According to second-quarter data from the Board of Realtors, single-family home sales were up 26% in the Heber Valley and 50% in the Kamas Valley. They saw increases in the median sales price of 40% and 45%, respectively.

Rene Wood, the Board of Realtors’ president-elect, said buyers who can’t afford a place in Park City or the Snyderville Basin see the areas as attractive alternatives. They have their own amenities and perks and are still within a short drive of the ski resorts.

“Heber Valley has always been the place where people come in, they look in Park City and can’t afford Park City … so they come over the hill over here,” Wood said. “But our prices have gone way up.”

Mile Post: Workers hard to come by

While many beloved businesses temporarily closed their doors last spring due to COVID-19, the Park City economy rebounded from the shutdowns quickly. And with vaccines readily available and businesses reopened to the public or increasing capacity, the pieces are in place for a continued economic boom.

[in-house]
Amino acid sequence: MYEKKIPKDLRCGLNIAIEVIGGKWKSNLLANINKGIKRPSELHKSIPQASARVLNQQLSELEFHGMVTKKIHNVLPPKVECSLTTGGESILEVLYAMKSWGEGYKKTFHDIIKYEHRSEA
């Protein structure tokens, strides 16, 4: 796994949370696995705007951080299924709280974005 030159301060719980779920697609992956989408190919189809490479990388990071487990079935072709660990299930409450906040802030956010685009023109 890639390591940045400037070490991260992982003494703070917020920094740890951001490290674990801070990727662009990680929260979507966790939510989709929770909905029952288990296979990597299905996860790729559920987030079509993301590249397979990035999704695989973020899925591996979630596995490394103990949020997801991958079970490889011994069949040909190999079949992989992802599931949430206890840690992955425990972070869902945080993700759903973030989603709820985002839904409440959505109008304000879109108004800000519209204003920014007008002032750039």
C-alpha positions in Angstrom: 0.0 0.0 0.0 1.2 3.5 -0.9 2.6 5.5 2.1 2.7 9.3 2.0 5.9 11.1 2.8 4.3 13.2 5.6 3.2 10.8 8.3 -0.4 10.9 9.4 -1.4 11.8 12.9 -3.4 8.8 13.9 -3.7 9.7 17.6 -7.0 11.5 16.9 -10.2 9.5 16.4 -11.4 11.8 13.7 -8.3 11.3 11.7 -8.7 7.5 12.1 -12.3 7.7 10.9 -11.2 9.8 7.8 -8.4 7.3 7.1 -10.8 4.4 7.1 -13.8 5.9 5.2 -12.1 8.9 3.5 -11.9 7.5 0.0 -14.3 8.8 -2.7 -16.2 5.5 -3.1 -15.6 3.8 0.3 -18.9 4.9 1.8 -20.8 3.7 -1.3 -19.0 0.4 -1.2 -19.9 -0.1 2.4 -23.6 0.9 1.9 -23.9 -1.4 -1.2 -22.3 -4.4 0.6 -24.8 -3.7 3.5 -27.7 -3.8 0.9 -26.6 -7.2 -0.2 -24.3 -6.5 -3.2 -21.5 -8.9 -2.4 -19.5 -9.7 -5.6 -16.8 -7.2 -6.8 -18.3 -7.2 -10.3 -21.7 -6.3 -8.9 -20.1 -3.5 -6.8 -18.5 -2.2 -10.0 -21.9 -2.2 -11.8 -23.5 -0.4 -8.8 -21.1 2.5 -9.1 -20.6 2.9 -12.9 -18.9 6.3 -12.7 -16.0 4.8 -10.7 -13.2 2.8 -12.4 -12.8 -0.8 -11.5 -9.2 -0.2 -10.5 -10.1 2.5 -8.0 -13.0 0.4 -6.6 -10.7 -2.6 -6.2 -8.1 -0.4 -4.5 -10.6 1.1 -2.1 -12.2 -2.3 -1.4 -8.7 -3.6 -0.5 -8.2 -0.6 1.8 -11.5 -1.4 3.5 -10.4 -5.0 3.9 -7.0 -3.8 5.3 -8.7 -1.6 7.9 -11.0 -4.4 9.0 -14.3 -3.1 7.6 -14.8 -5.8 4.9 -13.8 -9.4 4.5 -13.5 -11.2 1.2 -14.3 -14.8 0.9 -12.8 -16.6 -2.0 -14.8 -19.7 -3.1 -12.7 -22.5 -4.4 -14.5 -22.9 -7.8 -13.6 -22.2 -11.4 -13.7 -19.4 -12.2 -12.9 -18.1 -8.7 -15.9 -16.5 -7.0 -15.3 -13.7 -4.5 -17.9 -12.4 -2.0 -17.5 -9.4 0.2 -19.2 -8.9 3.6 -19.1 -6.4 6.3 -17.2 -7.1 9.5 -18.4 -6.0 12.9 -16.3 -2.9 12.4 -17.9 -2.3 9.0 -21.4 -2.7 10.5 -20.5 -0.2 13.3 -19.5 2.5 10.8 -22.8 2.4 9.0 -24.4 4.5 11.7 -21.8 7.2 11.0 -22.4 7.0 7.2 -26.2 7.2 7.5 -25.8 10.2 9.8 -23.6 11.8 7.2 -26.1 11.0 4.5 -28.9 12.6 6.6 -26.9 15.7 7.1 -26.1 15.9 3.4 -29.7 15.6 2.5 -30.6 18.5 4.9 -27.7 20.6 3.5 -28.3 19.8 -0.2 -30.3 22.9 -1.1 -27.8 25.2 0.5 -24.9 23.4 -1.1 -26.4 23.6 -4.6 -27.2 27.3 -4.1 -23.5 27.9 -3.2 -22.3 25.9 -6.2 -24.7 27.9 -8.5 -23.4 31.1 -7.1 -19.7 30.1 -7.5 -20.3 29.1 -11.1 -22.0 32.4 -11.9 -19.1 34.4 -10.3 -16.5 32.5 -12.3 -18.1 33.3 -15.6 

The only thing missing is the workers.

Across the country, businesses in the service industry like retail shops and restaurants are ready to kick things into high gear but struggling to find staff to hire. Jennifer Wesselhoff, president and CEO of the Park City Chamber/ Bureau, said the hiring situation is a nationwide crisis and Park City is not immune.

“With declining fertility rates, baby boomers leaving the workforce, women not re-entering the workplace, the uncertainty of kids in school and virtually no-net migration growth in Summit County, the labor supply has dwindled to the point of crisis level,” she said.

Wesselhoff said businesses are taking steps such as closing for lunch or on certain days, raising wages, enhancing benefits and allowing more schedule flexibility to attract and retain staff, “but the situation is dire now and will only increase during peak winter season.”